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Discussion Starter #1
Hello everyone,



My front wheel seems very "light" during hard acceleration, even cranking at speeds over 90mph. The front end wobbles, shakes, gives me hard time to control it.

A steering damper could help I guess, but would give me a wrong feedback. Have you guys experienced this? And if so, what to do to fix it?



Thanks.







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I have my rebound set all the way on front forks so it don't rebound as fast so it doesn't try to lift front wheel as bad.... But thats just my theory..... CAuse front forks are under spring pressure...

All 12's are fast.... But you have to look out for the Stupid fast,NOS powered,Booger Green models.......</p>
 
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Crank the adjustments up ,preload comp.rebound and try it out.If it's divin alot under braking .bumps ,not enough compression,if it;s bouncin up fast over bumps not enough rebound.B4 you do these adjustments set your sag.You'll get it dude,experiment.

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I have I think I'm between ring 1 and 2 on the preload....

All 12's are fast.... But you have to look out for the Stupid fast,NOS powered,Booger Green models.......</p>
 
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I took about 5mm of sag out of the front from stock and increased compresion and rebound each 3 clicks from full on. The back I left spring preload stock cause it's way over sprung. Stock was set at softest. Compresion is at 10 clicks and rebound I think was 2 clicks from full on.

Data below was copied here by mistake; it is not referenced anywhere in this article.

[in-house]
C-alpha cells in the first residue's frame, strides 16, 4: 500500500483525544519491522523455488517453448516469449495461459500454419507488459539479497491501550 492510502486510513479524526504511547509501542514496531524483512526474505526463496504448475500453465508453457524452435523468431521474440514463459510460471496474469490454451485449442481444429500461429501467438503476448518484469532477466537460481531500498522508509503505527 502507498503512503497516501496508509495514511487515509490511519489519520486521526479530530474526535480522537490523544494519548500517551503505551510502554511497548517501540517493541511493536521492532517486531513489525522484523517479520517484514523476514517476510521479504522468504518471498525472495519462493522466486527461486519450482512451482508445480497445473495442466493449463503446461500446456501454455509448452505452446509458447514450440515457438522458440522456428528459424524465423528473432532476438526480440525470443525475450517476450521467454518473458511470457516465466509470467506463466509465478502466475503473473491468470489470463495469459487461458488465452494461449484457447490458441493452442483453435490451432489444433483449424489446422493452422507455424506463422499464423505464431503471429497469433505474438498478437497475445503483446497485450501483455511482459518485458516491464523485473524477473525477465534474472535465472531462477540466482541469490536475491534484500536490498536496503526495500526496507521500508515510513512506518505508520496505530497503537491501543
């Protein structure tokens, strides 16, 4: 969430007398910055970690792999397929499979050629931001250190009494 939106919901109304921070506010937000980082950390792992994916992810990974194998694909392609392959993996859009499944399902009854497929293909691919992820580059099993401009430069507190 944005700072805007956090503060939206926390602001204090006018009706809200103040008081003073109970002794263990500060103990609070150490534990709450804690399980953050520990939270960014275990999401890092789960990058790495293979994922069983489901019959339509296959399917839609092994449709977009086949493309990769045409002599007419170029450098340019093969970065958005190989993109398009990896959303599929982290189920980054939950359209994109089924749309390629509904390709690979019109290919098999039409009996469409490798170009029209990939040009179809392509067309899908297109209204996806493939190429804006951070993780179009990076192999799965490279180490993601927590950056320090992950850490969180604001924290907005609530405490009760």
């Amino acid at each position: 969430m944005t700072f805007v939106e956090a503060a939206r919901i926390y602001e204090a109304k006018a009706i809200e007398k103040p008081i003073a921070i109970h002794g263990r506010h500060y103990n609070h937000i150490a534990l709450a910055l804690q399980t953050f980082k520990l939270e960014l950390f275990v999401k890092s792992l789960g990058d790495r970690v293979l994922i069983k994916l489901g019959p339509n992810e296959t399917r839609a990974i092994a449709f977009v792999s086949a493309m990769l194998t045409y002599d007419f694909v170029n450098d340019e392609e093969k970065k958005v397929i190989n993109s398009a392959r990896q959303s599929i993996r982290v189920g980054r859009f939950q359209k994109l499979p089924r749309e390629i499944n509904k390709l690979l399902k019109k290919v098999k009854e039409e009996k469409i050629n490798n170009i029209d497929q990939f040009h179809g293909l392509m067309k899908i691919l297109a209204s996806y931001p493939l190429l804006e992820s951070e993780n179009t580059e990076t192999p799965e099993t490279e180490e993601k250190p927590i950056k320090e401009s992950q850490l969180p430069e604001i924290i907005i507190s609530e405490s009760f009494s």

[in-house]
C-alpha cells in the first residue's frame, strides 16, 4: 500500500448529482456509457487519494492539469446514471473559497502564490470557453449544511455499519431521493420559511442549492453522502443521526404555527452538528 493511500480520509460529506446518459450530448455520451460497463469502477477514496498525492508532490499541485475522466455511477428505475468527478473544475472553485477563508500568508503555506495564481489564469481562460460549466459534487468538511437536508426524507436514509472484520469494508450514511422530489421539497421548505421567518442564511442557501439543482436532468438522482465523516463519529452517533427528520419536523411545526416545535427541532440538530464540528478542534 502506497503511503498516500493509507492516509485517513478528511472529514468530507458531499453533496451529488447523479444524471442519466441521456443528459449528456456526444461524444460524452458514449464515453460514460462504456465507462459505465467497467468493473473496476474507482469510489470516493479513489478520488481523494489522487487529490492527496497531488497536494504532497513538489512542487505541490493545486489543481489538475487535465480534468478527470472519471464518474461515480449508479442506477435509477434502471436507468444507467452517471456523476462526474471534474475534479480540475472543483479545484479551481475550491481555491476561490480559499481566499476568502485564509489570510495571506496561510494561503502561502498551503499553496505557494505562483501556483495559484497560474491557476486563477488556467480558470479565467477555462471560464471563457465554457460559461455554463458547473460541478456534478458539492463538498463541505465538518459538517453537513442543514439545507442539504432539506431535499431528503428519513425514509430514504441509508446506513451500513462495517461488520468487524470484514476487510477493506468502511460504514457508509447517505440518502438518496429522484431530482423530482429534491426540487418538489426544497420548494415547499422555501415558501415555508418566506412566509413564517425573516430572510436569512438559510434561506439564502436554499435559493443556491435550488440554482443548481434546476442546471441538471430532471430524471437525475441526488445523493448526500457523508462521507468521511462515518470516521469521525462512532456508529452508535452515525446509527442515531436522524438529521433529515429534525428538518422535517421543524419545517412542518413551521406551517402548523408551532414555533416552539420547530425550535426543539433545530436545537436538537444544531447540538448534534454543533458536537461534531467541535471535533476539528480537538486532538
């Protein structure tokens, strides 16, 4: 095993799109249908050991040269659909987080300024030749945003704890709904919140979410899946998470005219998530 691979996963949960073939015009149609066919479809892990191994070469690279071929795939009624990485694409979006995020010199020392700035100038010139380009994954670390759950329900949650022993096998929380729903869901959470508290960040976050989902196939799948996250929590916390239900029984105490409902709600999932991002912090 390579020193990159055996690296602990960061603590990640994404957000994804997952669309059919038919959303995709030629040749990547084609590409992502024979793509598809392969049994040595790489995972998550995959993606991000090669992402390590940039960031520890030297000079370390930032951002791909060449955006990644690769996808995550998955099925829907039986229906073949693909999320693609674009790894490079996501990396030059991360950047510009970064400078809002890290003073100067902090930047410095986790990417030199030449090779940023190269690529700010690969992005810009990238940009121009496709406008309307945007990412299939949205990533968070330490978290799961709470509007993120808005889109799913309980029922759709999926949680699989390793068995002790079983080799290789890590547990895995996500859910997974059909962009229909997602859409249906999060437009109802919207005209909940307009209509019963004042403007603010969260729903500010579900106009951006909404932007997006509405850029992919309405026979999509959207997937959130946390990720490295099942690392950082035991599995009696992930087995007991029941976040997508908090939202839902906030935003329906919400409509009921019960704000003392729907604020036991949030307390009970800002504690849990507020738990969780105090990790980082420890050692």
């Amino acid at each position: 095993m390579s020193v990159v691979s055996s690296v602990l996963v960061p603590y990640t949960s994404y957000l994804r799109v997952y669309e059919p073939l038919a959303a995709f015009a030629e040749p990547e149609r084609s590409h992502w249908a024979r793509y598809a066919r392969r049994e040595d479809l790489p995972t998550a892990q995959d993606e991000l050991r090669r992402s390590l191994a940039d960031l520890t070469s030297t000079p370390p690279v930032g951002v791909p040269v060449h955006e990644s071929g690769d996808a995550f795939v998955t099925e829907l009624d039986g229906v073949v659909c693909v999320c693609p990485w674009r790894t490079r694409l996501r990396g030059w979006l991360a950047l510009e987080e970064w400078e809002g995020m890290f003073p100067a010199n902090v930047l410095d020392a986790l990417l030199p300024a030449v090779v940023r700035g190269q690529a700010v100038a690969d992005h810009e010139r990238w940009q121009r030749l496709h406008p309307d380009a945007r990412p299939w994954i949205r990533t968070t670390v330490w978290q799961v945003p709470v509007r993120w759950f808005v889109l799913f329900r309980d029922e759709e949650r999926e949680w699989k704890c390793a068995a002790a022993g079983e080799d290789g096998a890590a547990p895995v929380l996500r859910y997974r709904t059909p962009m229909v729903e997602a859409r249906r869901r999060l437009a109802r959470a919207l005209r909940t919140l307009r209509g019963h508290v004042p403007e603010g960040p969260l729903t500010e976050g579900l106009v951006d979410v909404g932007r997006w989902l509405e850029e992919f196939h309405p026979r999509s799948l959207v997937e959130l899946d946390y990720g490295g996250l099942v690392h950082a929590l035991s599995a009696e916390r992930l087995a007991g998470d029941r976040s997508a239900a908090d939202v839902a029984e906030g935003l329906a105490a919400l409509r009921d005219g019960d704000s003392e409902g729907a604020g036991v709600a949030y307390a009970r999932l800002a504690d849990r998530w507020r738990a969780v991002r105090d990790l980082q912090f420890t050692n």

I would like to set rear ride height but no adjusters were found. I think you might have to shim for this. Anyone know?? I would like 4 to 7 mm higher but good enough for now.

I am at 185 lbs...5'11 and this set up feels best for me. I haven't had any head shakes since doing this, wheelies land smoother, feed back from the front is better, and I now can change a line mid corner without pushing the front out.

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Discussion Starter #6
I am going to try all of this! I had the same problem with my ZX9, not as bad though. I changed so many things that I cant even remember, although I could easily check and compare to the stock settings.

The settings on the 12 are still stock. Comparing to the 9, both front and rear suspensions fell a lot stiffer, especially the front.

I weight 190 pounds. What kind of sag are you guys running? 35mm? 40mm?

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It's stiff like that so when your doin 180mph it keeps the bike in line.

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Different theory's you need to see what work's best for you. I'm 220 and i have the front stiffened up, Three click's from max and preload cranked in.



I've heard from drag racer's to soften up rear so she will squat, But I'm stiff on the rear, Because i'm scuffing lower fairing on hill's.

2001 ZX12R Ninja,

Phantom Silver" Something which exists but has no physical reality; A ghost" </p>